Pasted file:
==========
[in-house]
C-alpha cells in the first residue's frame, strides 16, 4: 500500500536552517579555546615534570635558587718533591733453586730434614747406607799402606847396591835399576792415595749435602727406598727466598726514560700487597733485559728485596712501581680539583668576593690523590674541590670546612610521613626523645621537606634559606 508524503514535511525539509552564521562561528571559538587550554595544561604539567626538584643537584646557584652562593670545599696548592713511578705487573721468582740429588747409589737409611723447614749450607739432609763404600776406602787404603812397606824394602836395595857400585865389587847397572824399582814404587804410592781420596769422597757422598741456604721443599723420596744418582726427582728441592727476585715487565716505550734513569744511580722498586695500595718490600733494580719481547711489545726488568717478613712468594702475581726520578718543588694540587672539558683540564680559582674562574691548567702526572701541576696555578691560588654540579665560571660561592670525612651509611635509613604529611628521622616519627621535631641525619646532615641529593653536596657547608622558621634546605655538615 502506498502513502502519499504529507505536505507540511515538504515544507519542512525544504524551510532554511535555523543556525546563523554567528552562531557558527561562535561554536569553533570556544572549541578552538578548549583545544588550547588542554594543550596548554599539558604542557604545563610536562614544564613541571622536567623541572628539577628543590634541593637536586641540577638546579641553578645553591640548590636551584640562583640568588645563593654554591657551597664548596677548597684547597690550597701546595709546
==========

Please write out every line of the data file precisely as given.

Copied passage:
[in-house]
C-alpha cells in the first residue's frame, strides 16, 4: 500500500536552517579555546615534570635558587718533591733453586730434614747406607799402606847396591835399576792415595749435602727406598727466598726514560700487597733485559728485596712501581680539583668576593690523590674541590670546612610521613626523645621537606634559606 508524503514535511525539509552564521562561528571559538587550554595544561604539567626538584643537584646557584652562593670545599696548592713511578705487573721468582740429588747409589737409611723447614749450607739432609763404600776406602787404603812397606824394602836395595857400585865389587847397572824399582814404587804410592781420596769422597757422598741456604721443599723420596744418582726427582728441592727476585715487565716505550734513569744511580722498586695500595718490600733494580719481547711489545726488568717478613712468594702475581726520578718543588694540587672539558683540564680559582674562574691548567702526572701541576696555578691560588654540579665560571660561592670525612651509611635509613604529611628521622616519627621535631641525619646532615641529593653536596657547608622558621634546605655538615 502506498502513502502519499504529507505536505507540511515538504515544507519542512525544504524551510532554511535555523543556525546563523554567528552562531557558527561562535561554536569553533570556544572549541578552538578548549583545544588550547588542554594543550596548554599539558604542557604545563610536562614544564613541571622536567623541572628539577628543590634541593637536586641540577638546579641553578645553591640548590636551584640562583640568588645563593654554591657551597664548596677548597684547597690550597701546595709546